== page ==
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During that period of your career when you were charting blockbuster singles, you were recognized for the singing more than the playing.
So many of the guest spots that have come your way in the past decade have been guitar-centric, invitations to every single edition of Eric Clapton’s Crossroads Guitar Festival and to play on albums by Johnny Winter, Alice Cooper, Earl Klugh, Little Feat and others. You’ve also brought guitar to the forefront on your own recording projects, with Guitar Slinger and Bakersfield. Do you think the perception of what you do has changed?
“I think probably that’s true. I knew going in what my best asset was to have an impact, and that was singing. I got that early on, and I think, hopefully, I was wise enough to center most things on that. And on songs. I think I also have a great grasp on the fact that one of the things that makes James Taylor and Paul Simon and The Beatles and Merle Haggard great is that legacy of songs… A time or two, they were great vehicles to show my playing, like a song like Liza Jane or Oklahoma Borderline.
“I think you wind up getting what you need. As they quit playing me on radio and turned their back to me in that world, so to speak, those were things that fulfilled what I needed. That call coming from Eric to come play at that festival had a huge impact on me: ‘Oh man, did I need this.’ There’s a guy that whatever it was that I did, he saw what I really was, which was a musician, and that spoke volumes. That was probably a big reason that I got connected to a whole bunch of these other folks.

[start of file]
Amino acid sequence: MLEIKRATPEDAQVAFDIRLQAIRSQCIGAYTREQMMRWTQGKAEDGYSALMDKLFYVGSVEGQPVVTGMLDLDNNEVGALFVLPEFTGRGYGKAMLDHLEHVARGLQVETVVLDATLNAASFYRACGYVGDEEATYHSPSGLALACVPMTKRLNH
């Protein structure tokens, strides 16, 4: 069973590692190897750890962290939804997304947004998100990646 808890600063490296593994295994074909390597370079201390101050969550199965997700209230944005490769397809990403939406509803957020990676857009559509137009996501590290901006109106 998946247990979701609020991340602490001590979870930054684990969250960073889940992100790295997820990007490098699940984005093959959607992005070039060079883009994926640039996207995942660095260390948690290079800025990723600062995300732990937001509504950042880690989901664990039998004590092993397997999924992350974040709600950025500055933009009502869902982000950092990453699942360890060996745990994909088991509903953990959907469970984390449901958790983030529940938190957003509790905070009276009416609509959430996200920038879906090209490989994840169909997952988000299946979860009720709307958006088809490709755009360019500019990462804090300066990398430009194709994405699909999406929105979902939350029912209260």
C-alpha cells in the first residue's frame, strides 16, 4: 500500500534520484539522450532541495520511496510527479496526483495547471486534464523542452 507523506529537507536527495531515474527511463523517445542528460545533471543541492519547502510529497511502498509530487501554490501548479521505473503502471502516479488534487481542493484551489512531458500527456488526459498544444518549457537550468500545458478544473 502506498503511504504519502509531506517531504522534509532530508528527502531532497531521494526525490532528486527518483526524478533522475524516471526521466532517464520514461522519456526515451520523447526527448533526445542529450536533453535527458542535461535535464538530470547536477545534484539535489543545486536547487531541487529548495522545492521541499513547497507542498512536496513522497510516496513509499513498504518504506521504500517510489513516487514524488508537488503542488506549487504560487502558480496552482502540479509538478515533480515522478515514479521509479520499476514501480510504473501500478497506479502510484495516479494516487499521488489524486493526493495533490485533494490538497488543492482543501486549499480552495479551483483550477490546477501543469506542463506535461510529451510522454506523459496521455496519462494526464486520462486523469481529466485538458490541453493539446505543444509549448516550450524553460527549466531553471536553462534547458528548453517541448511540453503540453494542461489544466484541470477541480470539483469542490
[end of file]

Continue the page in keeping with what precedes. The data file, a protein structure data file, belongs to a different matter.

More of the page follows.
“Before I had any hits, Mark Knopfler recognized a musician in me and asked me to be in Dire Straits. I turned it down, because I didn’t want to feel like I’d failed at country music. At the time, I could’ve sure used the money and could’ve sure used a good gig. But all along, I think I’ve had a good head on my shoulders of what I’ve always wanted to be and who I’ve always been. I don’t think I’ve changed much over the years.”
Speaking of vehicles for your playing, when you and Patty Loveless performed your song Go Rest High On That Mountain at George Jones’s funeral last year, there was a point when you were so overcome with emotion that you couldn’t sing anymore, and you turned to your guitar to express what you were feeling.
“Yeah, that was an emotional moment… Part of it was obviously the moment and the hurt of losing a great old friend. But the passing of someone that so dearly loved great traditional country music, at a time when there isn’t very much of it at all, you kind of know that there was a part of him that died with a broken heart. We started playing that song, and Patty started singing with me, and it was as much just our voices together that undid me. And then once I was gone, I was gone. It’s hard to get back. Every now and then that song just destroys me to have to sing it. There’s a side of me that doesn’t want to have to sing it again.” [Laughs]
Even when your voice fails, you’re still an articulate guitarist.
“It bought me some time, you know, to gather myself. What I’ve always loved about great guitar playing is, it’s just as emotional as words. Words don’t get to be the only thing that has emotion. It’s coming from the same well. I’ve always tried to play what I would sing and sing what I would play.”